ALERT!!! Law Enforcement Agents Create Fake Social Media Accounts To ‘Spy’ On Us!!!
Law enforcement agencies within every facet of the United States have taken crime prevention and punishment to a mind blowingly terrifying new level by creating fake user accounts, as well as posing as genuine people to gather information about common folk and the events of their lives. Agents put on a “digital mask” and pose as “members of the community,” allowing them to gather personal information about suspects they consider a high risk of being involved in a future crime or have existing charges which they think they have gotten away with.
The United States Justice Department has produced a ‘social media guide’ for agents instructing them on how to create fraudulent profiles. Facebook officially bans the practice, yet does nothing to stop it for some reason. Departments use predictive analytical policing software, which directs local law enforcement to patrol high risk neighborhoods based on social networking posts. If people are emotionally upset and publish it on social media networks, the software program flags the neighborhood as ‘high risk’ alerting law enforcement to occupy those areas to prevent a catastrophe. In some cases, however, a ‘stand down’ order is issued for reasons only important people in positions of power are privileged enough to know about.
In a recent article published by Business Insider one police officer answered a LexisNexis survey that he “was looking for a suspect related to drug charges for over a month. When I looked him up on Facebook and requested him as a friend from a fictitious profile, he accepted,” and “he kept ‘checking in’ everywhere he went, so I was able to track him down very easily.”
Another agent wrote, “Social media is a valuable tool because you are able to see the activities of a target in his comfortable stage. Targets brag and post … information in reference to travel, hobbies, places visited, appointments, circle of friends, family members, relationships, actions, etc.”
Out of 1,237 federal, state, and local law enforcement agencies that use social media today, more than 88% of the responsible officials said social media was a powerful tool for crime-fighting and that “creating fictitious personas or profiles on social media outlets for use in law enforcement activities is ethical and effective.”
The NYPD and other agencies have even gone to the extreme to use photos of young attractive women on Facebook to spy on gang members, the New York Times reported. No one seems to know if agencies use these photos with or without the consent of the person photographed. The officials apparently disregard public concern over this blatant invasion of privacy. As some of them proudly proclaimed, “The recent crime ring bust of underage prostitutes in San Antonio, Texas demonstrates just how necessary this course of action is to protect our children from the dangers they face in these troubling times- the sort of dangers we simply did not have to worry about in our day.”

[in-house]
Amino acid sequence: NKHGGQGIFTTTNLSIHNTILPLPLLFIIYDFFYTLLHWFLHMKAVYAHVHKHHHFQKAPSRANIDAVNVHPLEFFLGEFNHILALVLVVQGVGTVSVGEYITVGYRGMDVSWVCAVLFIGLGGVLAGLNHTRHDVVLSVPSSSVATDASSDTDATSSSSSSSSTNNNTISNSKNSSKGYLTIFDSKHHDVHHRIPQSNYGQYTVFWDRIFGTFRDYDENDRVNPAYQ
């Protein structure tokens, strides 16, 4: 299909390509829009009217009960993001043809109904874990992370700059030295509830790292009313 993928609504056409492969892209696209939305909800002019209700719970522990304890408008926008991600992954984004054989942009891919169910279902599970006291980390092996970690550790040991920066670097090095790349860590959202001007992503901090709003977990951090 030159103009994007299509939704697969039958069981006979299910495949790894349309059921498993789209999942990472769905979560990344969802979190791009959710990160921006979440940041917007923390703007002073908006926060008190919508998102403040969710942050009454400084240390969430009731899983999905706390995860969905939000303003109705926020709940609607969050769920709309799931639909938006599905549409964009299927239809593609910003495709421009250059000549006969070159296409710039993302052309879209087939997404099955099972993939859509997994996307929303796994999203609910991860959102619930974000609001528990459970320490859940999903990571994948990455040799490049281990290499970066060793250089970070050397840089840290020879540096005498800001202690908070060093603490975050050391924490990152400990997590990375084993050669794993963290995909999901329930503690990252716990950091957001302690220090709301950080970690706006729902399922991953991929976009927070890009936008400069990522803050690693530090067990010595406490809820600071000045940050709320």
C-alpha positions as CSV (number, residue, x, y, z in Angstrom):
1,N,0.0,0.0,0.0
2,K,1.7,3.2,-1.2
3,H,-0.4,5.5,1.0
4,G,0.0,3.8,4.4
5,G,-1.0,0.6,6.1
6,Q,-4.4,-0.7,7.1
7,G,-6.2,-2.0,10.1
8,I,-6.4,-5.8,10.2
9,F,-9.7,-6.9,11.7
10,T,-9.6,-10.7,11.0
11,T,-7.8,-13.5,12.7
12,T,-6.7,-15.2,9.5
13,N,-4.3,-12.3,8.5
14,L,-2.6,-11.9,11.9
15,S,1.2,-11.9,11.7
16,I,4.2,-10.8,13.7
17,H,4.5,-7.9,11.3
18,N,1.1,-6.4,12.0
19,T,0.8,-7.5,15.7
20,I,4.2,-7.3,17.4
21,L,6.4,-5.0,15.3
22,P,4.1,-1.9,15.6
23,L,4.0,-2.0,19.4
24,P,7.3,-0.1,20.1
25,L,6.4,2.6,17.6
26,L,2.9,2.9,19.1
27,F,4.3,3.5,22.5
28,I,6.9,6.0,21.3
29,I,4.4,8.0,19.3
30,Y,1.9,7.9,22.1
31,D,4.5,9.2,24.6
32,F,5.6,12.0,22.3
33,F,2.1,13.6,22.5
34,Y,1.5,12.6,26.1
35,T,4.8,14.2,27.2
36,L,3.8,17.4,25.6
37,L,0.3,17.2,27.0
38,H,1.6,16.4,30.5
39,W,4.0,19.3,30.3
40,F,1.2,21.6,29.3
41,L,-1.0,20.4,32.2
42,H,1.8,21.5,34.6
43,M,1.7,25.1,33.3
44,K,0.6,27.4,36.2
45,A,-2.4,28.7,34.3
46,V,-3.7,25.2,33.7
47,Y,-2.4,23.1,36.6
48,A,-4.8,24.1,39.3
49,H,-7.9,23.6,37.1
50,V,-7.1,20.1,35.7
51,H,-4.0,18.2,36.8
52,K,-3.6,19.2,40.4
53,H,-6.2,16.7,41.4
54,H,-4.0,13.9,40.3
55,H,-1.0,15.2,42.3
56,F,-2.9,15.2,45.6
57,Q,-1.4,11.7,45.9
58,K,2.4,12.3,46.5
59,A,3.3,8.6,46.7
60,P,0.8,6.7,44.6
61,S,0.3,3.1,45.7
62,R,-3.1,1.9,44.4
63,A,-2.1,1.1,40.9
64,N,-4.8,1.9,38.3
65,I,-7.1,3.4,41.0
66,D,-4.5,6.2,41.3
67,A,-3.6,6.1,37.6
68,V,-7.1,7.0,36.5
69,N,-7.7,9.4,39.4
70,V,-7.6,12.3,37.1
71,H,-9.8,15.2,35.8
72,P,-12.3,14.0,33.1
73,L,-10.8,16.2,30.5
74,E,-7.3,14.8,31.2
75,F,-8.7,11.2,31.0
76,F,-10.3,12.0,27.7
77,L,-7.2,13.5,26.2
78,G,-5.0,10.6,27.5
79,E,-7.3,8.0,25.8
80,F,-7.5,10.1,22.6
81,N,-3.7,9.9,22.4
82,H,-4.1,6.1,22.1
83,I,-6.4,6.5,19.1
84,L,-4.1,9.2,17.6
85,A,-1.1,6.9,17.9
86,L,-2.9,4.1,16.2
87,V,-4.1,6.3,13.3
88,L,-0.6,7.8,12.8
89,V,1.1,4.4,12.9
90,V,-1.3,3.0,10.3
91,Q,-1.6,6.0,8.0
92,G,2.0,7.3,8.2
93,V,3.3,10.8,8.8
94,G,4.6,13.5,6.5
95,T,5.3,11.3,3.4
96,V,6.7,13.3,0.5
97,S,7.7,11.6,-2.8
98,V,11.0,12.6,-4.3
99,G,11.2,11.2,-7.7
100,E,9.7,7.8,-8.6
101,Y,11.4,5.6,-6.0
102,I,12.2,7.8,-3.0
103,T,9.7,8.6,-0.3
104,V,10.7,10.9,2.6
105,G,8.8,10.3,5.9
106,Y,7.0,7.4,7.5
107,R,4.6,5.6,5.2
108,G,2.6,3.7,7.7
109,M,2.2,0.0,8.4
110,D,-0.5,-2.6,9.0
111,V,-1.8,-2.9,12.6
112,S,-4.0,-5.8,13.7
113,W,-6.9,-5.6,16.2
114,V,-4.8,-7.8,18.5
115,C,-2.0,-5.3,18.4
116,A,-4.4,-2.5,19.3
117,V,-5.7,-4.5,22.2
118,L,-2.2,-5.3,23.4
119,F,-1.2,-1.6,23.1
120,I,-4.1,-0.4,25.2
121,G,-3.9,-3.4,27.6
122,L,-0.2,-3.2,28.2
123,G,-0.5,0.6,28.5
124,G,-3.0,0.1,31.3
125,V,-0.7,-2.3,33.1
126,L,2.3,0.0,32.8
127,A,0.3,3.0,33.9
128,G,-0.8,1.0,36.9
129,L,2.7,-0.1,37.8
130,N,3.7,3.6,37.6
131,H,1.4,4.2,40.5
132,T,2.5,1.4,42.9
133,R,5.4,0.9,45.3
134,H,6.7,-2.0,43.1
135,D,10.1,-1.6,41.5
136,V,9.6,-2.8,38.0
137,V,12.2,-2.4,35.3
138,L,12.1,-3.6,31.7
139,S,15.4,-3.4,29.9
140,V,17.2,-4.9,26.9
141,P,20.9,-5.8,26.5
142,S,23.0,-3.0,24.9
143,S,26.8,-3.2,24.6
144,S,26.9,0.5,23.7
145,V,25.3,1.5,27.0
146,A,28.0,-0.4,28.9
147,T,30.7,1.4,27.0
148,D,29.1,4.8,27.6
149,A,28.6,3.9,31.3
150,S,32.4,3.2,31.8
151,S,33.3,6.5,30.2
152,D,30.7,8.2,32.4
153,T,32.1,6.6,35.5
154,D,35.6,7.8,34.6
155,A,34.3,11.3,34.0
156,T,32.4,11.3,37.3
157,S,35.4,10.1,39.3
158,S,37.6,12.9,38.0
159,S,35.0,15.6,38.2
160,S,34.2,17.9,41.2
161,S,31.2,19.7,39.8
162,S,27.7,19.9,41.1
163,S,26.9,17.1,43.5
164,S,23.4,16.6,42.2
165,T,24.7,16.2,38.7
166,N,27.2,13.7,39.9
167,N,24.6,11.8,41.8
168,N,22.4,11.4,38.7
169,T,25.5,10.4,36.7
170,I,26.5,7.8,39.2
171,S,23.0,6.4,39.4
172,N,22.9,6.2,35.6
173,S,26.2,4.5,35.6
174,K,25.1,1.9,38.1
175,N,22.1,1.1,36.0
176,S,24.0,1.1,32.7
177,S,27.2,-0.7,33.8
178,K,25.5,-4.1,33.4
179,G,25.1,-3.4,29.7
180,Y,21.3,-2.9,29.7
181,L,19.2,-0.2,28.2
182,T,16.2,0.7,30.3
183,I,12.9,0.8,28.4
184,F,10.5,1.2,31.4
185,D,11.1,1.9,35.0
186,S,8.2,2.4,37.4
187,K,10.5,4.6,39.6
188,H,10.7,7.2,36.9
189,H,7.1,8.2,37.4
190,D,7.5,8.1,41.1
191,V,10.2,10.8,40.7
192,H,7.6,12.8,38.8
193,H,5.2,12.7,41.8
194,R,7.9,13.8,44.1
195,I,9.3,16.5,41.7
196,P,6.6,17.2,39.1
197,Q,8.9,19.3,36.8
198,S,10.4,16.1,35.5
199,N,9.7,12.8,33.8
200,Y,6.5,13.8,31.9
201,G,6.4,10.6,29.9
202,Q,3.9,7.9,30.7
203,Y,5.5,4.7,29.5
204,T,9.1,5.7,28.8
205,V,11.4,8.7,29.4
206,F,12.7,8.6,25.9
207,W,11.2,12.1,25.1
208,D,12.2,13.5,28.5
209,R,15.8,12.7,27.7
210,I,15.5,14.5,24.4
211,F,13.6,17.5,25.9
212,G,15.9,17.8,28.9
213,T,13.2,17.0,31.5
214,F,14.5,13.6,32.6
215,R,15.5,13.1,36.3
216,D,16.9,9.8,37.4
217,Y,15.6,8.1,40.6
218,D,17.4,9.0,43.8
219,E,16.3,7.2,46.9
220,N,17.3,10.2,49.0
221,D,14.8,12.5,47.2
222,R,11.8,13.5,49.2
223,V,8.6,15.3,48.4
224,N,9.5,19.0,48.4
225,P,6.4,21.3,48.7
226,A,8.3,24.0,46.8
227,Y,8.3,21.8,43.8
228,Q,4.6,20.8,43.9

Bradley Shear, an attorney and expert in social media and the law, is not quite sure how the justice system will handle challenges made to this style of policing. It is coming to light that the police often pose as prostitutes or drug dealers to catch criminals. When the criminals are caught, the information obtained from them leads to awareness of even more unreported crimes, and more criminals who are believing their actions have not already been documented. In fact, few people are consciously aware that the National Security Agency’s ‘Prizm’ program houses the largest computer in the world and it has on file every email, every text, and every cell phone call ever placed by anyone. Fewer still are even aware of Operation Shamrock. Every phone call which has every been made, even before the advent of cell phones, has already been recorded. Only the most ‘elite’ of these agents have direct access to this information.
How to identify a fake user account on Facebook:
1. Account was made recently 2015, 2016.
2. Account has no history published for earlier years, but Facebook says they have been a member since 2009, etc.
3. Most fake accounts have 1 image or no real profile photo of the person. Some may only have a select few photos over a long span of time. A well seasoned user would have more photos posted over a long period of time. A fake account may have 7-10 photos posted on the same day.
4. User has very few friends in common and or friends in general.
5. There is little to no interaction on their page with friends, no comments, likes or responses over their long time line.
6. Profile picture seems to good to be true, that hot model added you today! They even message you and are interested in you!
7. When in doubt deny, deny, deny. You just might have a ‘minority report’